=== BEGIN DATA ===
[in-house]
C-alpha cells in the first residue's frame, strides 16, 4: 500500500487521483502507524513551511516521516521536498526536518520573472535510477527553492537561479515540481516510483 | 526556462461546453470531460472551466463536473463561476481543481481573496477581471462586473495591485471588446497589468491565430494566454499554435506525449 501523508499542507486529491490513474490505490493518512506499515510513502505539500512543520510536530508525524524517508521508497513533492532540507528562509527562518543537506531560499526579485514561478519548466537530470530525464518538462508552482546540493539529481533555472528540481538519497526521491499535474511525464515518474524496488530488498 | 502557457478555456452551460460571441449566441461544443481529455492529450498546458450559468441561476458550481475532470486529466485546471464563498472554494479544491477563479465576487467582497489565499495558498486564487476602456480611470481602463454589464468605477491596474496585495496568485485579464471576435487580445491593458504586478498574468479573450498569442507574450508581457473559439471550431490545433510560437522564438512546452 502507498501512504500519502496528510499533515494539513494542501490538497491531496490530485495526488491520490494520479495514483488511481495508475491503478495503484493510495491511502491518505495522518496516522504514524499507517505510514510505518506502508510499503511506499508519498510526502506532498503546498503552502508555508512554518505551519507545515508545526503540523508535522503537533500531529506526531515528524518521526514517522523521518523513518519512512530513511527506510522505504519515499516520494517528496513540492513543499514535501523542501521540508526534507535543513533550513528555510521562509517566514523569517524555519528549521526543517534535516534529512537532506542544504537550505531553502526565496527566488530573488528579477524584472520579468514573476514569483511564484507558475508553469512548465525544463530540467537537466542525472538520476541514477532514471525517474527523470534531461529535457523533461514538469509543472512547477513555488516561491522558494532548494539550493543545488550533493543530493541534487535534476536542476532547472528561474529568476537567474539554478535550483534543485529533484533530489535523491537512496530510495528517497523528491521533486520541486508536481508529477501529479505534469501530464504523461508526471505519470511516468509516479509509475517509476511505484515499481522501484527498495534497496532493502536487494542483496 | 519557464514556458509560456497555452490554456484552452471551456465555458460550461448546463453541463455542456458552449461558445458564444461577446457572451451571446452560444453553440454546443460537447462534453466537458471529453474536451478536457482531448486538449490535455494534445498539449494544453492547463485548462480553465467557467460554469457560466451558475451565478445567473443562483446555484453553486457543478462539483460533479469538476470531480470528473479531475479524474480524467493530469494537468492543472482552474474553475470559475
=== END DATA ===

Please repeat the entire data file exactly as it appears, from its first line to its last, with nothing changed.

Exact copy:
[in-house]
C-alpha cells in the first residue's frame, strides 16, 4: 500500500487521483502507524513551511516521516521536498526536518520573472535510477527553492537561479515540481516510483 | 526556462461546453470531460472551466463536473463561476481543481481573496477581471462586473495591485471588446497589468491565430494566454499554435506525449 501523508499542507486529491490513474490505490493518512506499515510513502505539500512543520510536530508525524524517508521508497513533492532540507528562509527562518543537506531560499526579485514561478519548466537530470530525464518538462508552482546540493539529481533555472528540481538519497526521491499535474511525464515518474524496488530488498 | 502557457478555456452551460460571441449566441461544443481529455492529450498546458450559468441561476458550481475532470486529466485546471464563498472554494479544491477563479465576487467582497489565499495558498486564487476602456480611470481602463454589464468605477491596474496585495496568485485579464471576435487580445491593458504586478498574468479573450498569442507574450508581457473559439471550431490545433510560437522564438512546452 502507498501512504500519502496528510499533515494539513494542501490538497491531496490530485495526488491520490494520479495514483488511481495508475491503478495503484493510495491511502491518505495522518496516522504514524499507517505510514510505518506502508510499503511506499508519498510526502506532498503546498503552502508555508512554518505551519507545515508545526503540523508535522503537533500531529506526531515528524518521526514517522523521518523513518519512512530513511527506510522505504519515499516520494517528496513540492513543499514535501523542501521540508526534507535543513533550513528555510521562509517566514523569517524555519528549521526543517534535516534529512537532506542544504537550505531553502526565496527566488530573488528579477524584472520579468514573476514569483511564484507558475508553469512548465525544463530540467537537466542525472538520476541514477532514471525517474527523470534531461529535457523533461514538469509543472512547477513555488516561491522558494532548494539550493543545488550533493543530493541534487535534476536542476532547472528561474529568476537567474539554478535550483534543485529533484533530489535523491537512496530510495528517497523528491521533486520541486508536481508529477501529479505534469501530464504523461508526471505519470511516468509516479509509475517509476511505484515499481522501484527498495534497496532493502536487494542483496 | 519557464514556458509560456497555452490554456484552452471551456465555458460550461448546463453541463455542456458552449461558445458564444461577446457572451451571446452560444453553440454546443460537447462534453466537458471529453474536451478536457482531448486538449490535455494534445498539449494544453492547463485548462480553465467557467460554469457560466451558475451565478445567473443562483446555484453553486457543478462539483460533479469538476470531480470528473479531475479524474480524467493530469494537468492543472482552474474553475470559475